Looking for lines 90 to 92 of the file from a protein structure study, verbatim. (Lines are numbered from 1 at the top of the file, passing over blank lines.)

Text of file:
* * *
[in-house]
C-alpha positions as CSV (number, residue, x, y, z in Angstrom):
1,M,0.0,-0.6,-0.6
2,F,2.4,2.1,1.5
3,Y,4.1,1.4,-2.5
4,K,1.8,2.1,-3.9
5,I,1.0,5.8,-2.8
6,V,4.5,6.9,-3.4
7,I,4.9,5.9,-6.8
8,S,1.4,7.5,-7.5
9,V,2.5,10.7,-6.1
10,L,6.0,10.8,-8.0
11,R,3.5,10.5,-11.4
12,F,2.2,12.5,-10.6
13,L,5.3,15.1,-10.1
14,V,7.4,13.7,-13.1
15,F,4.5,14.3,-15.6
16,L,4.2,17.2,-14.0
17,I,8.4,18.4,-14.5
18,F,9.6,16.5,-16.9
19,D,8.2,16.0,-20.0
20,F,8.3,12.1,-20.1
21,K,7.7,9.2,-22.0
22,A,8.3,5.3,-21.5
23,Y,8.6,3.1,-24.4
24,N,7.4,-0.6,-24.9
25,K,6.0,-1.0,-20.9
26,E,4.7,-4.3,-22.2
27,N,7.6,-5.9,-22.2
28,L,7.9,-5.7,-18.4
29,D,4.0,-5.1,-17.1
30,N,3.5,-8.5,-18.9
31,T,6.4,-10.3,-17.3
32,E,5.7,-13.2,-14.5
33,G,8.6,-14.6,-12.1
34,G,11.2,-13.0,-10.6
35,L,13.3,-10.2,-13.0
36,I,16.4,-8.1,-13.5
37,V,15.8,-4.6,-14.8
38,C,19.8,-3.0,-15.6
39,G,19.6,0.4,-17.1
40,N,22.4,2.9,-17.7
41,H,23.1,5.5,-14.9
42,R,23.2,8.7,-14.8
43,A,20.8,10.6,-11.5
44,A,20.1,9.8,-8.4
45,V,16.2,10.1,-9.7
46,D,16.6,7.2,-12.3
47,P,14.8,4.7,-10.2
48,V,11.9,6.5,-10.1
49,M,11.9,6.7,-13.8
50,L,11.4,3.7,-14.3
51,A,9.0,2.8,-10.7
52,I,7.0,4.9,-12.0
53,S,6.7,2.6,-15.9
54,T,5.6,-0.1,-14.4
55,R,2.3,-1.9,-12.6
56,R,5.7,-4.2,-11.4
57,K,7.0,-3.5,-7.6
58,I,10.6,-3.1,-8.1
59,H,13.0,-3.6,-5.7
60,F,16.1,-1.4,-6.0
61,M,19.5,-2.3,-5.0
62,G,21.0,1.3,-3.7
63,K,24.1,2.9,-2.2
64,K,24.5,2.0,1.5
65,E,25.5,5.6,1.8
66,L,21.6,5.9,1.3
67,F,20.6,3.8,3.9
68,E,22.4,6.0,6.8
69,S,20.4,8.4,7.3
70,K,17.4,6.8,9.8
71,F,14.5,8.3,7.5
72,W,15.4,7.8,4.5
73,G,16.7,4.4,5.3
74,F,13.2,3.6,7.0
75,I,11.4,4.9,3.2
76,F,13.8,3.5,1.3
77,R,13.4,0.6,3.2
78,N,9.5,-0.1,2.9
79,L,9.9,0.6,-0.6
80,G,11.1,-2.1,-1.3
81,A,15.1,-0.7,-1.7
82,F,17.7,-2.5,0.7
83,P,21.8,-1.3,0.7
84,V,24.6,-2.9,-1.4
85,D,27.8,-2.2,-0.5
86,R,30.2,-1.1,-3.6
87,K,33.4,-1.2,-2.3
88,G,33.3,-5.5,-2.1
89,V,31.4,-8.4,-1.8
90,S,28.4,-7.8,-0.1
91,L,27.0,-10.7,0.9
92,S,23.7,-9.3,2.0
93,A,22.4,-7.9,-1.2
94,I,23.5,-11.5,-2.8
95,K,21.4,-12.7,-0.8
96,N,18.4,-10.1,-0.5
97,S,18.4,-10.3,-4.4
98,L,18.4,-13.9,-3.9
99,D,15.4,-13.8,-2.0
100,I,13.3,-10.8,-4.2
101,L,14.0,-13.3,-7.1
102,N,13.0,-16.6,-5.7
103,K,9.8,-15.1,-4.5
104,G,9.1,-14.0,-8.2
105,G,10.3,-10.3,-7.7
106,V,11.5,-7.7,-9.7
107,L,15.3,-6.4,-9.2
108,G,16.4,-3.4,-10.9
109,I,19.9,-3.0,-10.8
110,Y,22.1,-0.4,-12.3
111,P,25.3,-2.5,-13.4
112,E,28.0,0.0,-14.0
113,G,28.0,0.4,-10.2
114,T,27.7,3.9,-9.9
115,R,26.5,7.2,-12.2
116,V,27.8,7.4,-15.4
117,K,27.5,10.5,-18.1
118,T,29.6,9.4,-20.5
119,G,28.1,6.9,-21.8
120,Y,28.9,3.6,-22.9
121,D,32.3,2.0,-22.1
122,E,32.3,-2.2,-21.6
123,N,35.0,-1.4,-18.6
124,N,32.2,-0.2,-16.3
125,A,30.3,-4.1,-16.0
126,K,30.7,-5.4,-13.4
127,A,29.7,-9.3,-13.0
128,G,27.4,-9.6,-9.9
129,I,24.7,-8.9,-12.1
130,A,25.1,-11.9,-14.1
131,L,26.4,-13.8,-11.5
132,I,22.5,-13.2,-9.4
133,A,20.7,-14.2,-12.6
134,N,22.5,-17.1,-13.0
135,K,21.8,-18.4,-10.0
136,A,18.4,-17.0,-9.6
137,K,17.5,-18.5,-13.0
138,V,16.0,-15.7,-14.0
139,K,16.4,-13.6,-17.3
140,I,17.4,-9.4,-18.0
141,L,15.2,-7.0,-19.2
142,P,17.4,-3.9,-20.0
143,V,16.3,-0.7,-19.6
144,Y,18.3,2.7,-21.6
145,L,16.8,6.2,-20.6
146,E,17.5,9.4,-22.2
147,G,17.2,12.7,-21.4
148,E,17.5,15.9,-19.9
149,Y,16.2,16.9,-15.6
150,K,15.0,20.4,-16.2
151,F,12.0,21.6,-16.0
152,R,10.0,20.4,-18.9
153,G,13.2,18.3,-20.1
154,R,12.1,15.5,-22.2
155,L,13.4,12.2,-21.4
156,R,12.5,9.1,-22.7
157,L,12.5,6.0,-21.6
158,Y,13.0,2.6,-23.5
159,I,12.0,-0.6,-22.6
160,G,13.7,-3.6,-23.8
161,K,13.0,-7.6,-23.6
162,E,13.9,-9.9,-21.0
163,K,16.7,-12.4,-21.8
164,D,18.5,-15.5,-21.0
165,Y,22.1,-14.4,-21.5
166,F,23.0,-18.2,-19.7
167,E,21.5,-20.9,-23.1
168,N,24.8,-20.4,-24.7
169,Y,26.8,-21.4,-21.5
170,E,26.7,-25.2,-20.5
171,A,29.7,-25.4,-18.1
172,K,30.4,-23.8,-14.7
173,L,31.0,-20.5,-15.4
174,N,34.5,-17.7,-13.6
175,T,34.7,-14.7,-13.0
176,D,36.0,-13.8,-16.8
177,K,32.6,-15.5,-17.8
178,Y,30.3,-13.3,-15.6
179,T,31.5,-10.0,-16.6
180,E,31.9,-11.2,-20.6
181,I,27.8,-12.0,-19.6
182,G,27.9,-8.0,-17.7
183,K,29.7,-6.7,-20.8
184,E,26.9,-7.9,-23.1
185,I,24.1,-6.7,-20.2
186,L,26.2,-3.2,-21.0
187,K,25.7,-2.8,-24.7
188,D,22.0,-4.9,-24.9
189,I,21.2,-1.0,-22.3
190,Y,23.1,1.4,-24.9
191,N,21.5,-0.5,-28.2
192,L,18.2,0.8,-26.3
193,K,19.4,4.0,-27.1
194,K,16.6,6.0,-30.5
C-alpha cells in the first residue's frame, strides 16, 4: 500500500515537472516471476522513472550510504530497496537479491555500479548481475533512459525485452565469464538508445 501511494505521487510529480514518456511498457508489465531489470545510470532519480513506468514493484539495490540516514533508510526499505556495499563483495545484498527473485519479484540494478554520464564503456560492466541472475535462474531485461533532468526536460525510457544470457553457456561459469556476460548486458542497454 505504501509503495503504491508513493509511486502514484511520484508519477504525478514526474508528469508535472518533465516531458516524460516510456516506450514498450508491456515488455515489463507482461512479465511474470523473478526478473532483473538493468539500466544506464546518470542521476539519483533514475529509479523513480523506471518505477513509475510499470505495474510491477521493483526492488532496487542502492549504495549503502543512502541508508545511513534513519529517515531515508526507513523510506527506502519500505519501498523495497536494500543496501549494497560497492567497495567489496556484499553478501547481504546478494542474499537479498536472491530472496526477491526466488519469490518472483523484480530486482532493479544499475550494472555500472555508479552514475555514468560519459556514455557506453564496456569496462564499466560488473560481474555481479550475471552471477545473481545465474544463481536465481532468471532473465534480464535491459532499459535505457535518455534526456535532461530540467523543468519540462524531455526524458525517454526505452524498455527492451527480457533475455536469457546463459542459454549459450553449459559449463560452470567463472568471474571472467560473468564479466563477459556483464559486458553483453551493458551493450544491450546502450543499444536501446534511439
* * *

88,G,33.3,-5.5,-2.1
89,V,31.4,-8.4,-1.8
90,S,28.4,-7.8,-0.1